Reps. Mike Rogers, R-Mich., and Anna Eshoo, D-Calif., on Tuesday submitted the House Biodefense and Pandemic Vaccine and Drug Development Act of 2006. Senator Richard Burr, R-N.C., filed a largely identical bill in April, following a failed initiative last year.
Sponsors hope the legislation would fill gaps in the 2-year-old Bioshield program, which critics say has failed to spur industry to develop new vaccines and countermeasures. Lawmakers propose to create a single point of contact within the Health and Human Services Department to work with pharmaceutical and biotechnology companies on determining the priorities for biosecurity funding and research.
The bills would also allow government financing to companies during the extended period of drug development and study known within the industry as the "valley of death." Those two to five years in which firms now receive no federal financial support, and cannot be sure their product will be purchased, reduce the incentive to create treatments for an inevitable terrorist attack, speakers said at a meeting Tuesday.
Rogers and representatives from academia and industry painted a dire picture of a nation unprepared for a natural pandemic or the use of biological weapons by terrorists or an enemy state.
"It's not a question of if that happens but when that happens," said former Congressman Jim Greenwood, president and CEO of the Biotechnology Industry Organization. Adversaries of the United States have "both the will and the ability to launch these bioterror attacks," he said.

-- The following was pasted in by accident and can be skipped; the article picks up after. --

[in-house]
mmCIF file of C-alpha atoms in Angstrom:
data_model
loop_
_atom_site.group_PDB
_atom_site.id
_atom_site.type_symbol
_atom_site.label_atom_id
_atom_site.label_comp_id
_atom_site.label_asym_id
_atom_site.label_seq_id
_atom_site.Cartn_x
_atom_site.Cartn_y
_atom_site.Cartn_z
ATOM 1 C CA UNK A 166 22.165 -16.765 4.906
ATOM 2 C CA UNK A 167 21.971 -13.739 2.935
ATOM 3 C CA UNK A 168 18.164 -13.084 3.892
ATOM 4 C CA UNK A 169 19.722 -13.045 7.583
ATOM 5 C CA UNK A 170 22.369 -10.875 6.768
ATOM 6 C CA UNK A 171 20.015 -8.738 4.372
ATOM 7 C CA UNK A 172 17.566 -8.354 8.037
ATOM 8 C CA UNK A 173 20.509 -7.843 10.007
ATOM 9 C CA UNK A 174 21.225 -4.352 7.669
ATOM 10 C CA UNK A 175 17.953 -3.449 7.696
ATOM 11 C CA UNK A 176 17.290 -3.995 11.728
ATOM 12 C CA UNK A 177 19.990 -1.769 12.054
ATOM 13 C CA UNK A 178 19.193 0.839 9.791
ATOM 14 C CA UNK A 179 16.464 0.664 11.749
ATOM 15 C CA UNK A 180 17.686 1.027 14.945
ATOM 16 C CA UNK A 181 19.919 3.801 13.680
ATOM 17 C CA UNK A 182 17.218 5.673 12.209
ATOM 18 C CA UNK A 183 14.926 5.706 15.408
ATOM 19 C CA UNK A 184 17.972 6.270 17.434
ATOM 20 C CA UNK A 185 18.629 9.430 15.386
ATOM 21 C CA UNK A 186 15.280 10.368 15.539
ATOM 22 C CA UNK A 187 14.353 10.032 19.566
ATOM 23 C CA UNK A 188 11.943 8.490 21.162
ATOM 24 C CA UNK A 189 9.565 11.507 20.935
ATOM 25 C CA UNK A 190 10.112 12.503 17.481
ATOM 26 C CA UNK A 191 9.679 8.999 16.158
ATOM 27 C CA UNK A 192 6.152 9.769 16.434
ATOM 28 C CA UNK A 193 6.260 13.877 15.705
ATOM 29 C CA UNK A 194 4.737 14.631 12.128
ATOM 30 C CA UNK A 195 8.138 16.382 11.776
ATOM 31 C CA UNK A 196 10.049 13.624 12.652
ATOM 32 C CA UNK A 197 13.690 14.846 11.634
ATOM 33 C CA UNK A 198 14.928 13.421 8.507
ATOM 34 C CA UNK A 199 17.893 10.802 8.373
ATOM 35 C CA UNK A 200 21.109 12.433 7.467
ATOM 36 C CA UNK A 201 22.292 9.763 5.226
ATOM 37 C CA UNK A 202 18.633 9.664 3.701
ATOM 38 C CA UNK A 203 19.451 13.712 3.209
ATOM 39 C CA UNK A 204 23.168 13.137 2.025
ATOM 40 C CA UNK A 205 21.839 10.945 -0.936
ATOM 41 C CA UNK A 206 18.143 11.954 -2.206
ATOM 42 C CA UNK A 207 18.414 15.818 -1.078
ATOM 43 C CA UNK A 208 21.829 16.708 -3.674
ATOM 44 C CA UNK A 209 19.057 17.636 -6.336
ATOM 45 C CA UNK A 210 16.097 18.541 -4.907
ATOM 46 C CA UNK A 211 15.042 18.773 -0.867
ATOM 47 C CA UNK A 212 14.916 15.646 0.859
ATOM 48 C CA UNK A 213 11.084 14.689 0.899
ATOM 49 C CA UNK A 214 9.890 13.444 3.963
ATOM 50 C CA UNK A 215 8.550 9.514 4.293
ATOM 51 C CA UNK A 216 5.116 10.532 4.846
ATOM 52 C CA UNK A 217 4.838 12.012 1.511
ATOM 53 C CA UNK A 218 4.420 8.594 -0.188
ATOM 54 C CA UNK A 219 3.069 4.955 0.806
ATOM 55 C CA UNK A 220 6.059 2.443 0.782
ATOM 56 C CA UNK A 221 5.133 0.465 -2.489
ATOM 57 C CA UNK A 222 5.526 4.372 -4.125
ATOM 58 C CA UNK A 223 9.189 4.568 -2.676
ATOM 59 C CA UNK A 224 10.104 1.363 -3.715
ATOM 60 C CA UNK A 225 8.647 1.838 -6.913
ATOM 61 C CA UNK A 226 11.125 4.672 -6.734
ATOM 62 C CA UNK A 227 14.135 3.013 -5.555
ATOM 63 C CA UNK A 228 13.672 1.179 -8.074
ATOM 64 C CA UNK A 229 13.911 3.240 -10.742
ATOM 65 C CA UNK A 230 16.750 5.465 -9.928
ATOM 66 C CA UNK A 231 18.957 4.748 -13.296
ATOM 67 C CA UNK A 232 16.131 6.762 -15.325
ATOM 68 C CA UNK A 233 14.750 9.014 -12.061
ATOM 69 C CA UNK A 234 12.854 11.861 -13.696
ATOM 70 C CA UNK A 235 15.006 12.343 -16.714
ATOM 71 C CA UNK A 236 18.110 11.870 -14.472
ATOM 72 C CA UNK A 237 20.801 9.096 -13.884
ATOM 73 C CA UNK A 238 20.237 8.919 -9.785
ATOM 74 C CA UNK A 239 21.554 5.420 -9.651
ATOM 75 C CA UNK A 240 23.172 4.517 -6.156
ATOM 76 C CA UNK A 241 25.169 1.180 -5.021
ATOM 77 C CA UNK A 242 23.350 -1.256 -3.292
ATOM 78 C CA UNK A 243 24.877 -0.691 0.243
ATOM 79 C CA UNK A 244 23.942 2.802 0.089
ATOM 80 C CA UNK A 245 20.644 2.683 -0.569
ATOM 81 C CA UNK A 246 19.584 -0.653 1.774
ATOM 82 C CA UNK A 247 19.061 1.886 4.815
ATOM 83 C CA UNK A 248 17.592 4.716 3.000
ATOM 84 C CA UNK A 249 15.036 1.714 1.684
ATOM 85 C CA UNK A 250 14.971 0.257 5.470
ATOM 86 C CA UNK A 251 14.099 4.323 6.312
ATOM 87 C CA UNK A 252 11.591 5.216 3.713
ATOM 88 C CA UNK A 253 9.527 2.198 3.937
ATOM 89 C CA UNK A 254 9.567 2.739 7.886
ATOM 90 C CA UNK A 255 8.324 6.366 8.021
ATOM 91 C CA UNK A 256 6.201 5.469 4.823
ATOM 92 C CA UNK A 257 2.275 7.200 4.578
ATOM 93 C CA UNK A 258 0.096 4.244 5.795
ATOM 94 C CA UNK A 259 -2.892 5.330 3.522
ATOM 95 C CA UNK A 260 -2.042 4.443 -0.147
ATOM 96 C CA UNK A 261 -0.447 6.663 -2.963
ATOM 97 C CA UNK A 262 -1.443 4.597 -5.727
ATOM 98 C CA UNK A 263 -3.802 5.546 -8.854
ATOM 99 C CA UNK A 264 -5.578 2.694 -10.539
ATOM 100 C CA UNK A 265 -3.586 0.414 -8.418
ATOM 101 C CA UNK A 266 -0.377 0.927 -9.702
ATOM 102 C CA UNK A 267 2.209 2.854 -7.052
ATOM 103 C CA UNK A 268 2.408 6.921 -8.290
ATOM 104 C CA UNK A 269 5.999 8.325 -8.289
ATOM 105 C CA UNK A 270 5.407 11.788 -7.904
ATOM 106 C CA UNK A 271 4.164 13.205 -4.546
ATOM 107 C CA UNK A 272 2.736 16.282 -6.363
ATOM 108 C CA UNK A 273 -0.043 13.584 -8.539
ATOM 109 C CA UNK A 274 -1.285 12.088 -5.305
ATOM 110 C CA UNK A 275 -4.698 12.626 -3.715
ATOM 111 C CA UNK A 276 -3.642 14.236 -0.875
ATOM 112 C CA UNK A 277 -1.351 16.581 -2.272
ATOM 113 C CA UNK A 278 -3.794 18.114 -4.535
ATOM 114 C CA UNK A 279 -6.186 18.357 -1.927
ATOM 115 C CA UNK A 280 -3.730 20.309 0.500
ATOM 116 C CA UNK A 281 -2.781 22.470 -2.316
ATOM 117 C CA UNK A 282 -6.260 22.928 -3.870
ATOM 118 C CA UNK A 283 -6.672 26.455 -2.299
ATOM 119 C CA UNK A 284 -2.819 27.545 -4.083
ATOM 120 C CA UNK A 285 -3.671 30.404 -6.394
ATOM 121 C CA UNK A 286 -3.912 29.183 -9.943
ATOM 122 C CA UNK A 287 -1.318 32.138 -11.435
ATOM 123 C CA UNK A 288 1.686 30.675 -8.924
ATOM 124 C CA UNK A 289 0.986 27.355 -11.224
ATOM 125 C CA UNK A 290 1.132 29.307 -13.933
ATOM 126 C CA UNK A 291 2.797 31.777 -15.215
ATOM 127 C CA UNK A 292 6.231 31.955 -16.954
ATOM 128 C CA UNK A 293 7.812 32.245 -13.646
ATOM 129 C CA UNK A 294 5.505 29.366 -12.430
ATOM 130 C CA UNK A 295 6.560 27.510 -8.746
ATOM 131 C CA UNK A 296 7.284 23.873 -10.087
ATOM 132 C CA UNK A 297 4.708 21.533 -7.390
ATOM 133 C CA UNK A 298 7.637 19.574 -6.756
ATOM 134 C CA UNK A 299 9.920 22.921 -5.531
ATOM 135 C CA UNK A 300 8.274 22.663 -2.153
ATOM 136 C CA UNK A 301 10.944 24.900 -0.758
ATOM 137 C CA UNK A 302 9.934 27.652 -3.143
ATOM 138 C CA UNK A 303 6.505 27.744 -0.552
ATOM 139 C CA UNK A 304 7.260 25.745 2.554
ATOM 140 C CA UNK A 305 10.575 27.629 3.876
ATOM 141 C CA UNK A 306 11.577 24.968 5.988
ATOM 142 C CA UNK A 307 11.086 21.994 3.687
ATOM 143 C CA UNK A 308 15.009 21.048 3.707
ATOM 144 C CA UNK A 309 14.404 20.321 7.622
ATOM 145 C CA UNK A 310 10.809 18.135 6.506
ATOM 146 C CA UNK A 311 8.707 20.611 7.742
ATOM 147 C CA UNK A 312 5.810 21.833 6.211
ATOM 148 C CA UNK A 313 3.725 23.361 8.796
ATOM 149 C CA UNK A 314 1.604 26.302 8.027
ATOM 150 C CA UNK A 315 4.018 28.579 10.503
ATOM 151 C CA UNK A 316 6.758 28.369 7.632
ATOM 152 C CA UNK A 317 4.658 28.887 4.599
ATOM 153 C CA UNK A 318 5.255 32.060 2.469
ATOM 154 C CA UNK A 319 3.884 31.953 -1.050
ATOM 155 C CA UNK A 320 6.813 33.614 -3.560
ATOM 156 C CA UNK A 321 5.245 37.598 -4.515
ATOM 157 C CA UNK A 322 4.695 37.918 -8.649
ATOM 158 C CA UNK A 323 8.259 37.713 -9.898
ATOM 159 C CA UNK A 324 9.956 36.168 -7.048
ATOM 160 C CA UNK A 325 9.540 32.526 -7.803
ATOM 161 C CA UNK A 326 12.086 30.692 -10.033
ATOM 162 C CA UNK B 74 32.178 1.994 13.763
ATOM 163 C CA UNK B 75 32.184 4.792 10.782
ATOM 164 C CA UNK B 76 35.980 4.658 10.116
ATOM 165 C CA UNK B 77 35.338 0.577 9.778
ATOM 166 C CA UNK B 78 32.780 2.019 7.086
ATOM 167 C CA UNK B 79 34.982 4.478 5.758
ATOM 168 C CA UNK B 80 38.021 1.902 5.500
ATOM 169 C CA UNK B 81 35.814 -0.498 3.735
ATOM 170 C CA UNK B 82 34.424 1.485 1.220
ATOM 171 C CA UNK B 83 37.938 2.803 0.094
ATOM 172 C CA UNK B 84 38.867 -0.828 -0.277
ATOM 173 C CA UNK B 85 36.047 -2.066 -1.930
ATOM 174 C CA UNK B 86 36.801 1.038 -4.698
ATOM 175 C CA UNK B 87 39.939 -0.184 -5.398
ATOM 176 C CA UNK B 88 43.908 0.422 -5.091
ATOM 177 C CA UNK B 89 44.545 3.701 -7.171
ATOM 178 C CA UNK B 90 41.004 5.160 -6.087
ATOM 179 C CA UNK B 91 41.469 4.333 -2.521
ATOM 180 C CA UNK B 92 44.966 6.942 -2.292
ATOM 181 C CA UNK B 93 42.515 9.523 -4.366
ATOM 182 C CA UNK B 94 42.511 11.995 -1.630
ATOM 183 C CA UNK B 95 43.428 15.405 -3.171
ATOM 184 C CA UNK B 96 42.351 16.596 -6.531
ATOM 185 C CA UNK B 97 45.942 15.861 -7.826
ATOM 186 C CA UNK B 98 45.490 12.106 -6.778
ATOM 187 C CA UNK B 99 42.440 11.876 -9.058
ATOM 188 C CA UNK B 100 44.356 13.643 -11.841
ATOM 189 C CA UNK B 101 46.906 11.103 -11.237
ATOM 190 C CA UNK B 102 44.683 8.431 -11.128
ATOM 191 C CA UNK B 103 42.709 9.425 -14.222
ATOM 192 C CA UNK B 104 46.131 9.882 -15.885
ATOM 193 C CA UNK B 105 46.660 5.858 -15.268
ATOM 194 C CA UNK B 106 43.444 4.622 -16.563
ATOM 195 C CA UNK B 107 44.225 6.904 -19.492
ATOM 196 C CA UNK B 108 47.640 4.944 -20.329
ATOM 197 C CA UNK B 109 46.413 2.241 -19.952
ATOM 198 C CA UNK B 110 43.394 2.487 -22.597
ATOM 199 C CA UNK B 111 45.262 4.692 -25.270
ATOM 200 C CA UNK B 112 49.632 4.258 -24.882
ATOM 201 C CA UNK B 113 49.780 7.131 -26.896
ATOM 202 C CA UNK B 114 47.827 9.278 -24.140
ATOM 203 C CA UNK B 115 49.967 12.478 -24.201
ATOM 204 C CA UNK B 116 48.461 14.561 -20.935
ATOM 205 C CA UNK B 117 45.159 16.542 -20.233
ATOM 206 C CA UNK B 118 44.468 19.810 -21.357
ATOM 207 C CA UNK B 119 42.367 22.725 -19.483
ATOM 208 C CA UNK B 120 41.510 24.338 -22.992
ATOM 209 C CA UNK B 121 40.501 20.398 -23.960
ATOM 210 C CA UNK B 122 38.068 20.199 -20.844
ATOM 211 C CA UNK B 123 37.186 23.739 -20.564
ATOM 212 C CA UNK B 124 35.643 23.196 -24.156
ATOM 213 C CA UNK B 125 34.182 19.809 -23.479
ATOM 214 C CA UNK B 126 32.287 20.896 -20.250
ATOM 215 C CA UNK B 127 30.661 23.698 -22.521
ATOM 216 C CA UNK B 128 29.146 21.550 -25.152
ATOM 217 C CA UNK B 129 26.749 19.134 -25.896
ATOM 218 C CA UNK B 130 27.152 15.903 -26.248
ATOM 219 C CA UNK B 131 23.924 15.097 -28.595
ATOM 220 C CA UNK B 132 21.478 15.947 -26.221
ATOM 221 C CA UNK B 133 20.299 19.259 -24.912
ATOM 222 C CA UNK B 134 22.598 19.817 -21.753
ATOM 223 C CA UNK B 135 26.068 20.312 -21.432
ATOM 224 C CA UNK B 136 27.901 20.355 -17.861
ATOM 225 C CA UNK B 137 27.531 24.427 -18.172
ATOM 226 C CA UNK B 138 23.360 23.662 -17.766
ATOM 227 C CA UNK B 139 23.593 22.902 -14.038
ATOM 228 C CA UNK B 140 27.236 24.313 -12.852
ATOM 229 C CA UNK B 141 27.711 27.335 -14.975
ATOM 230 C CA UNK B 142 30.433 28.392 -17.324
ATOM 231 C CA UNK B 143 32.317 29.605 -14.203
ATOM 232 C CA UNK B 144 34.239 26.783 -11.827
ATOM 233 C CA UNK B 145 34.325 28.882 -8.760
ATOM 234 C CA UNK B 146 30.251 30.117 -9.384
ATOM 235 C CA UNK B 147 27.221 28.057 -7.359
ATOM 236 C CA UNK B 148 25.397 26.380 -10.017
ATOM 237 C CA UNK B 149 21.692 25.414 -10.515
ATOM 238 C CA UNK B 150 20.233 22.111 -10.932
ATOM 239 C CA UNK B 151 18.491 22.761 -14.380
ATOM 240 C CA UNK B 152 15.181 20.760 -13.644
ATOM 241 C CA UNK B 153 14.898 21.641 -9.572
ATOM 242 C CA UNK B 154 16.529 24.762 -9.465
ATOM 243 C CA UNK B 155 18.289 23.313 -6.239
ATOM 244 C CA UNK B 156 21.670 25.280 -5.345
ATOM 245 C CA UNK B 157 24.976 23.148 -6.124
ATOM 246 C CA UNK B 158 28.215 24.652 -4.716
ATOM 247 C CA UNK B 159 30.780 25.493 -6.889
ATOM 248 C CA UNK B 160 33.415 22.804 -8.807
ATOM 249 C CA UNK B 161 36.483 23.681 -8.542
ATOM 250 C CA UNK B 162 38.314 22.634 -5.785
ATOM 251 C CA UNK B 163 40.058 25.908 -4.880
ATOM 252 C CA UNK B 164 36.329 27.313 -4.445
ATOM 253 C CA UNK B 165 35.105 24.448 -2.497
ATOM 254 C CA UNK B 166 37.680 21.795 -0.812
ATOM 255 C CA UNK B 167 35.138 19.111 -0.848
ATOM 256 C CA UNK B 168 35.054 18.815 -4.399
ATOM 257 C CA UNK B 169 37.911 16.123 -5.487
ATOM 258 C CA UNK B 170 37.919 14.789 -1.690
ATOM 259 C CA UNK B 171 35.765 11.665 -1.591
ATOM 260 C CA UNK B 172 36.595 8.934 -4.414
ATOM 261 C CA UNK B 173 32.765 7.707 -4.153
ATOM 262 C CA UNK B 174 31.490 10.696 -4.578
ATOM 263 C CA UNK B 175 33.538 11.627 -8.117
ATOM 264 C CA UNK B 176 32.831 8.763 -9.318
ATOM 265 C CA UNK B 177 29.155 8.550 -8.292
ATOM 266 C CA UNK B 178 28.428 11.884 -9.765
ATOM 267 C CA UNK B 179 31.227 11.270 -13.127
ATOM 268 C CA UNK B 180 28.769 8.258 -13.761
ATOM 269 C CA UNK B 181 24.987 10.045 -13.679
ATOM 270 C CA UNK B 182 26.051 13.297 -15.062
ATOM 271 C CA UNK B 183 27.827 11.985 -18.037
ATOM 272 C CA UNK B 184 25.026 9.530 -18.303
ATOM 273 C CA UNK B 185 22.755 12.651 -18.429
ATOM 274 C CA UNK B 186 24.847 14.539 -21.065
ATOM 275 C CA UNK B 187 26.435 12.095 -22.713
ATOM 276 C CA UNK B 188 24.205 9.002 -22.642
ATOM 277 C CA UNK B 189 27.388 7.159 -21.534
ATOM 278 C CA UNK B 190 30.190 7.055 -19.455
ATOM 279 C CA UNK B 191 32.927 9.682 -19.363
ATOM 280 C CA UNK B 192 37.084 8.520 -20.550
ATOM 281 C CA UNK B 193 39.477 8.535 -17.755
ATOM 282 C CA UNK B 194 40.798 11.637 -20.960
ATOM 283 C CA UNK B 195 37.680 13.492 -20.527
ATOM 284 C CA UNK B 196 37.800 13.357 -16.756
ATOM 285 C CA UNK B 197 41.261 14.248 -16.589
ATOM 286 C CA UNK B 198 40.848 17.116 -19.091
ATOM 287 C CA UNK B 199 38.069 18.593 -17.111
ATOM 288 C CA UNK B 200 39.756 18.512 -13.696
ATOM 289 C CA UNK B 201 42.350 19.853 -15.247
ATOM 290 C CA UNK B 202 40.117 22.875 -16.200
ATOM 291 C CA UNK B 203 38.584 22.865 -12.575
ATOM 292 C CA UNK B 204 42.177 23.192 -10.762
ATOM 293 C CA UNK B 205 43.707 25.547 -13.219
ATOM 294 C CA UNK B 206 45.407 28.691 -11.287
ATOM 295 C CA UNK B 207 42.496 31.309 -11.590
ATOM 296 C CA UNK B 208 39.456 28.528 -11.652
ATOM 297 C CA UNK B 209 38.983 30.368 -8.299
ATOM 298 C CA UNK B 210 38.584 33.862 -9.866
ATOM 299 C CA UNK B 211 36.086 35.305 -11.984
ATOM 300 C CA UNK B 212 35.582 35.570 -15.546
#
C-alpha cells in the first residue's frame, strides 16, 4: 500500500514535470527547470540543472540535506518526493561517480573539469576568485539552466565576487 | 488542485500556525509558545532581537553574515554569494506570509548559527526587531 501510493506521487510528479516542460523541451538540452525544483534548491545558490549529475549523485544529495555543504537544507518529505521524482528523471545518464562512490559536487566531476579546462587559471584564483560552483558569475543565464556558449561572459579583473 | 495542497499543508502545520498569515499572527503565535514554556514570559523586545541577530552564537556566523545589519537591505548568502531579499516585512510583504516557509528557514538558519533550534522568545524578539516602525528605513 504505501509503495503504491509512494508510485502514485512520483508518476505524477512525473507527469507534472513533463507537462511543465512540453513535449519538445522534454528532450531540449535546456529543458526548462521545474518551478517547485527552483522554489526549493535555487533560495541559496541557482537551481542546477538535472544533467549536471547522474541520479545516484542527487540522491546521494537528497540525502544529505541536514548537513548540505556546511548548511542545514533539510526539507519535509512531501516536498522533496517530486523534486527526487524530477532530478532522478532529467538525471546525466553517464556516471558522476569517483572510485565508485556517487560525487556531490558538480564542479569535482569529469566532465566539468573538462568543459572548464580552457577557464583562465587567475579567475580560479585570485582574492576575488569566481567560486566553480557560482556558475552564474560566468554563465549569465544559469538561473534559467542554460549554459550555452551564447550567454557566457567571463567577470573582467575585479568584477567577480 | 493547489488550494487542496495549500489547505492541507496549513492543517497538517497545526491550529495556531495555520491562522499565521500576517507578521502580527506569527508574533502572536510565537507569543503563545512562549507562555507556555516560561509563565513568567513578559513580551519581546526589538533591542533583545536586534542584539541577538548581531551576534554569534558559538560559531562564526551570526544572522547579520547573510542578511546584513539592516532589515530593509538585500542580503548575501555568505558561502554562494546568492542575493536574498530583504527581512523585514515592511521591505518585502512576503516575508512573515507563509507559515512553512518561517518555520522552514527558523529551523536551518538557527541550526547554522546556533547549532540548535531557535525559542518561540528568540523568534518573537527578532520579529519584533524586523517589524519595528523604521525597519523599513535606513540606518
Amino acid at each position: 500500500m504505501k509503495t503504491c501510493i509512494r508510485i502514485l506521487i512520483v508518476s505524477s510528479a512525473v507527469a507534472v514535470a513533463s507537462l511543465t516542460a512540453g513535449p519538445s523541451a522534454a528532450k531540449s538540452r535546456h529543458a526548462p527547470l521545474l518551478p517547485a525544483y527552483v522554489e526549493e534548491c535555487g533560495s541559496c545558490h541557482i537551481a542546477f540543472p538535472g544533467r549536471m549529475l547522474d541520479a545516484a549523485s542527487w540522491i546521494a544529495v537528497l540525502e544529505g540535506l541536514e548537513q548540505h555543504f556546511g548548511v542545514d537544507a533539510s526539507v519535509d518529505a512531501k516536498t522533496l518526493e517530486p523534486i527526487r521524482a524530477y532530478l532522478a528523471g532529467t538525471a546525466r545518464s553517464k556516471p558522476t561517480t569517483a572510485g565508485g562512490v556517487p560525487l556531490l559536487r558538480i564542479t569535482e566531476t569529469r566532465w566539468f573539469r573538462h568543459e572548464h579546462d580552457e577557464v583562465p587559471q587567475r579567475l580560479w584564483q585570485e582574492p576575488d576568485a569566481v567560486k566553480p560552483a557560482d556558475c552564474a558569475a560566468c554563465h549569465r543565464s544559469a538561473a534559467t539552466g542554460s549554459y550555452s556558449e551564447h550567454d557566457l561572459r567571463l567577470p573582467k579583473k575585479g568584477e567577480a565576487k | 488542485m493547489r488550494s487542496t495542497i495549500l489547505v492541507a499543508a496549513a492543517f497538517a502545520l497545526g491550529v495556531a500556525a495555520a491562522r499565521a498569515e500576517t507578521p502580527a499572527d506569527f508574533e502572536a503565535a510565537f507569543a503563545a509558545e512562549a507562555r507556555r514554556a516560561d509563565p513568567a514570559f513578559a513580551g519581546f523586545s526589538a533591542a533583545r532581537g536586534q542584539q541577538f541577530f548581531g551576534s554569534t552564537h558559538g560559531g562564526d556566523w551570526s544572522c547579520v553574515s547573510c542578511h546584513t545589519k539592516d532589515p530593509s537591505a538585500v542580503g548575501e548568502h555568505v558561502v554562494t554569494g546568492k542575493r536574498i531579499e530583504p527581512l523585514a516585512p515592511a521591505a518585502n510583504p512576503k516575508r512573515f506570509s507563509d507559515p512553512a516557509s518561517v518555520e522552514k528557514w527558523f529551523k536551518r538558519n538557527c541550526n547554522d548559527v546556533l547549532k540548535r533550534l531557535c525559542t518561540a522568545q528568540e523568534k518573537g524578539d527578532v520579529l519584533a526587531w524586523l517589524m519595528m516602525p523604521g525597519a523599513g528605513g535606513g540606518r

Weapons spreading infectious agents have the potential to cause hundreds of thousands to millions of deaths, said Tom Inglesby, deputy director for the University of Pittsburgh Center for Biosecurity. Destabilization caused by such a crisis could undermine the economy, a sense of community and even basic services such as electricity, he said.
Advances in science are creating the potential for stronger agents capable of inflicting greater damage, while access grows to the technology and expertise needed to produce those weapons, Inglesby said. Those developments are outstripping efforts meant to save those exposed to agents such as smallpox, plague or Ebola. "It is truly a race, and right now the defense is losing to the offense," he said.
The 2004 Project Bioshield Act designated $5.6 billion for development of weapons of mass destruction countermeasures. The program to date has funded production of only a few drugs. The largest order, for 75 million doses of anthrax vaccine, is two years behind schedule.
It costs on average $800 million to produce a single drug. Industry experts have said there is little incentive under Project Bioshield for large pharmaceutical companies to spend huge amounts of money and time -- up to 15 years from conception to production -- on a treatment that is likely only to be used during a crisis. Pharmaceutical firms prefer to manufacture drugs that are used regularly.
Smaller firms are less able to push a drug through extended periods in which they receive no government funding, and tire of bureaucratic hurdles along the way, critics say.